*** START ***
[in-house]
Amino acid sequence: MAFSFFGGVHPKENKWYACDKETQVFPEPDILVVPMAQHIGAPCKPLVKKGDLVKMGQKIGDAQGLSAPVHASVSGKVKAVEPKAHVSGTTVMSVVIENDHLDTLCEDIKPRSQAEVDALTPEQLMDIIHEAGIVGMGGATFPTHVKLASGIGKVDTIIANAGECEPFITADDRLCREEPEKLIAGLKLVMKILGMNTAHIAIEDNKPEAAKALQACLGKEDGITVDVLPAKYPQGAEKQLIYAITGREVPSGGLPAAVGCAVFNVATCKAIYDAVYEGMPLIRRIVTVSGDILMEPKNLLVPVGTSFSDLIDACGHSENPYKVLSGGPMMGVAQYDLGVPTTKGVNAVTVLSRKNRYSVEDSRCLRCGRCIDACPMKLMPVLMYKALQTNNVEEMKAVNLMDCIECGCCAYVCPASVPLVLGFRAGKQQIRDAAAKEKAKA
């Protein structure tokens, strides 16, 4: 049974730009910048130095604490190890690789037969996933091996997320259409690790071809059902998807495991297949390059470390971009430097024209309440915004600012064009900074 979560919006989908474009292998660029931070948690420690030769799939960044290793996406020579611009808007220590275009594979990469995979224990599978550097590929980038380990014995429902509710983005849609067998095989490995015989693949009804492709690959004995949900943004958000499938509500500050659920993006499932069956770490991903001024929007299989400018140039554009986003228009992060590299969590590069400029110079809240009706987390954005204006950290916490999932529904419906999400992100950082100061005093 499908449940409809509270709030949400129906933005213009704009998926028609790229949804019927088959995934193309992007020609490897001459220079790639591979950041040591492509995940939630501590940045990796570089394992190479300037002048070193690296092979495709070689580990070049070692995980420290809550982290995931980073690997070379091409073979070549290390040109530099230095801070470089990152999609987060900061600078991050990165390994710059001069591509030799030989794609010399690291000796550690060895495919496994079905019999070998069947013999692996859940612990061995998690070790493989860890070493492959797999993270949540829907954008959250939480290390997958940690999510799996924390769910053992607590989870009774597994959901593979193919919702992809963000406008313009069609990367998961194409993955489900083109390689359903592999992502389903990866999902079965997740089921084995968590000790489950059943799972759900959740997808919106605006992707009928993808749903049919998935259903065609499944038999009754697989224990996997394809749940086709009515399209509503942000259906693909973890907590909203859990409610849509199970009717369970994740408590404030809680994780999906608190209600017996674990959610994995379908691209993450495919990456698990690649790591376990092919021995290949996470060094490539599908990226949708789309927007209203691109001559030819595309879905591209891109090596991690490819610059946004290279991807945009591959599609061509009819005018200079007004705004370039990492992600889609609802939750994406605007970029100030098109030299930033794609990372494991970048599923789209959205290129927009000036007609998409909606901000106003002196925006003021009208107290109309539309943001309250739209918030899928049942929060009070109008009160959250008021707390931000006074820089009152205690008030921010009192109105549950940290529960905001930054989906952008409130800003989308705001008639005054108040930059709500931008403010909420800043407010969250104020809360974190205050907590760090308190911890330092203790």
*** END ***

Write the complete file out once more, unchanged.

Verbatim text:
[in-house]
Amino acid sequence: MAFSFFGGVHPKENKWYACDKETQVFPEPDILVVPMAQHIGAPCKPLVKKGDLVKMGQKIGDAQGLSAPVHASVSGKVKAVEPKAHVSGTTVMSVVIENDHLDTLCEDIKPRSQAEVDALTPEQLMDIIHEAGIVGMGGATFPTHVKLASGIGKVDTIIANAGECEPFITADDRLCREEPEKLIAGLKLVMKILGMNTAHIAIEDNKPEAAKALQACLGKEDGITVDVLPAKYPQGAEKQLIYAITGREVPSGGLPAAVGCAVFNVATCKAIYDAVYEGMPLIRRIVTVSGDILMEPKNLLVPVGTSFSDLIDACGHSENPYKVLSGGPMMGVAQYDLGVPTTKGVNAVTVLSRKNRYSVEDSRCLRCGRCIDACPMKLMPVLMYKALQTNNVEEMKAVNLMDCIECGCCAYVCPASVPLVLGFRAGKQQIRDAAAKEKAKA
């Protein structure tokens, strides 16, 4: 049974730009910048130095604490190890690789037969996933091996997320259409690790071809059902998807495991297949390059470390971009430097024209309440915004600012064009900074 979560919006989908474009292998660029931070948690420690030769799939960044290793996406020579611009808007220590275009594979990469995979224990599978550097590929980038380990014995429902509710983005849609067998095989490995015989693949009804492709690959004995949900943004958000499938509500500050659920993006499932069956770490991903001024929007299989400018140039554009986003228009992060590299969590590069400029110079809240009706987390954005204006950290916490999932529904419906999400992100950082100061005093 499908449940409809509270709030949400129906933005213009704009998926028609790229949804019927088959995934193309992007020609490897001459220079790639591979950041040591492509995940939630501590940045990796570089394992190479300037002048070193690296092979495709070689580990070049070692995980420290809550982290995931980073690997070379091409073979070549290390040109530099230095801070470089990152999609987060900061600078991050990165390994710059001069591509030799030989794609010399690291000796550690060895495919496994079905019999070998069947013999692996859940612990061995998690070790493989860890070493492959797999993270949540829907954008959250939480290390997958940690999510799996924390769910053992607590989870009774597994959901593979193919919702992809963000406008313009069609990367998961194409993955489900083109390689359903592999992502389903990866999902079965997740089921084995968590000790489950059943799972759900959740997808919106605006992707009928993808749903049919998935259903065609499944038999009754697989224990996997394809749940086709009515399209509503942000259906693909973890907590909203859990409610849509199970009717369970994740408590404030809680994780999906608190209600017996674990959610994995379908691209993450495919990456698990690649790591376990092919021995290949996470060094490539599908990226949708789309927007209203691109001559030819595309879905591209891109090596991690490819610059946004290279991807945009591959599609061509009819005018200079007004705004370039990492992600889609609802939750994406605007970029100030098109030299930033794609990372494991970048599923789209959205290129927009000036007609998409909606901000106003002196925006003021009208107290109309539309943001309250739209918030899928049942929060009070109008009160959250008021707390931000006074820089009152205690008030921010009192109105549950940290529960905001930054989906952008409130800003989308705001008639005054108040930059709500931008403010909420800043407010969250104020809360974190205050907590760090308190911890330092203790």